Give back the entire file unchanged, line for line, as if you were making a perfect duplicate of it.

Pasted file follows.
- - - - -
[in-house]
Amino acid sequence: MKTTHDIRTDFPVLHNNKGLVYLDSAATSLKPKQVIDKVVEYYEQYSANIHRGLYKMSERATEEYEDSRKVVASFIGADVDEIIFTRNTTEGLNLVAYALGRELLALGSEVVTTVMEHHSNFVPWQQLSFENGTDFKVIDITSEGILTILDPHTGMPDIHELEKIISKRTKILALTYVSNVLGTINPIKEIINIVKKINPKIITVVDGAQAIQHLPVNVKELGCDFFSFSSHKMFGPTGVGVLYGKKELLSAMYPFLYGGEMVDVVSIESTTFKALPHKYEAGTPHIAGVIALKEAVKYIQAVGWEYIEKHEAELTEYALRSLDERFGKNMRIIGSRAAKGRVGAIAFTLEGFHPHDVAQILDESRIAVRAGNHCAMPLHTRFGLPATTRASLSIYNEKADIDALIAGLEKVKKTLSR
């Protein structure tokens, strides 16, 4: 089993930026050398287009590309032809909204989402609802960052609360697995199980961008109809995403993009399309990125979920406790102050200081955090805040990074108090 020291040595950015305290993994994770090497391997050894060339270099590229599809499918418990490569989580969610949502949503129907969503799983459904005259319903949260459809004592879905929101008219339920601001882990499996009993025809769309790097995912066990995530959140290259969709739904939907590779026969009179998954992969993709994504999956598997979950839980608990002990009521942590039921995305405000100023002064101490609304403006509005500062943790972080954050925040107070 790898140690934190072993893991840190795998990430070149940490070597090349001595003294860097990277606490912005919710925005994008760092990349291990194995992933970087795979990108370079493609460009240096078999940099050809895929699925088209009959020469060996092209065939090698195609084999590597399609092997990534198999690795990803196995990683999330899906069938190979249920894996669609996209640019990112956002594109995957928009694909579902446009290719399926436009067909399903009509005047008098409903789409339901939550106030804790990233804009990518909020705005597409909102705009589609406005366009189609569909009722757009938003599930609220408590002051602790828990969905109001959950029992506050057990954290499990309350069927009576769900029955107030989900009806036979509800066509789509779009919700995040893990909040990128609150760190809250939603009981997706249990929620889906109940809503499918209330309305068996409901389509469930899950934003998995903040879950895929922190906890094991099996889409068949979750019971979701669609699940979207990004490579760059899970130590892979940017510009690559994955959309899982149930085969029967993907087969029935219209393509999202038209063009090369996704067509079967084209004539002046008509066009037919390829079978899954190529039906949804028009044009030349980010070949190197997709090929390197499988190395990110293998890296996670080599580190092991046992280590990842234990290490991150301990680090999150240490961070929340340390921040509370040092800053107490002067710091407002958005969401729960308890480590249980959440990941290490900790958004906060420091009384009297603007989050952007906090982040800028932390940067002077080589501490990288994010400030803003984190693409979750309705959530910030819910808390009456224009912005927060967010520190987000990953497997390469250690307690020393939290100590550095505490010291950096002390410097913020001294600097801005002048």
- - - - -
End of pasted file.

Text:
[in-house]
Amino acid sequence: MKTTHDIRTDFPVLHNNKGLVYLDSAATSLKPKQVIDKVVEYYEQYSANIHRGLYKMSERATEEYEDSRKVVASFIGADVDEIIFTRNTTEGLNLVAYALGRELLALGSEVVTTVMEHHSNFVPWQQLSFENGTDFKVIDITSEGILTILDPHTGMPDIHELEKIISKRTKILALTYVSNVLGTINPIKEIINIVKKINPKIITVVDGAQAIQHLPVNVKELGCDFFSFSSHKMFGPTGVGVLYGKKELLSAMYPFLYGGEMVDVVSIESTTFKALPHKYEAGTPHIAGVIALKEAVKYIQAVGWEYIEKHEAELTEYALRSLDERFGKNMRIIGSRAAKGRVGAIAFTLEGFHPHDVAQILDESRIAVRAGNHCAMPLHTRFGLPATTRASLSIYNEKADIDALIAGLEKVKKTLSR
């Protein structure tokens, strides 16, 4: 089993930026050398287009590309032809909204989402609802960052609360697995199980961008109809995403993009399309990125979920406790102050200081955090805040990074108090 020291040595950015305290993994994770090497391997050894060339270099590229599809499918418990490569989580969610949502949503129907969503799983459904005259319903949260459809004592879905929101008219339920601001882990499996009993025809769309790097995912066990995530959140290259969709739904939907590779026969009179998954992969993709994504999956598997979950839980608990002990009521942590039921995305405000100023002064101490609304403006509005500062943790972080954050925040107070 790898140690934190072993893991840190795998990430070149940490070597090349001595003294860097990277606490912005919710925005994008760092990349291990194995992933970087795979990108370079493609460009240096078999940099050809895929699925088209009959020469060996092209065939090698195609084999590597399609092997990534198999690795990803196995990683999330899906069938190979249920894996669609996209640019990112956002594109995957928009694909579902446009290719399926436009067909399903009509005047008098409903789409339901939550106030804790990233804009990518909020705005597409909102705009589609406005366009189609569909009722757009938003599930609220408590002051602790828990969905109001959950029992506050057990954290499990309350069927009576769900029955107030989900009806036979509800066509789509779009919700995040893990909040990128609150760190809250939603009981997706249990929620889906109940809503499918209330309305068996409901389509469930899950934003998995903040879950895929922190906890094991099996889409068949979750019971979701669609699940979207990004490579760059899970130590892979940017510009690559994955959309899982149930085969029967993907087969029935219209393509999202038209063009090369996704067509079967084209004539002046008509066009037919390829079978899954190529039906949804028009044009030349980010070949190197997709090929390197499988190395990110293998890296996670080599580190092991046992280590990842234990290490991150301990680090999150240490961070929340340390921040509370040092800053107490002067710091407002958005969401729960308890480590249980959440990941290490900790958004906060420091009384009297603007989050952007906090982040800028932390940067002077080589501490990288994010400030803003984190693409979750309705959530910030819910808390009456224009912005927060967010520190987000990953497997390469250690307690020393939290100590550095505490010291950096002390410097913020001294600097801005002048």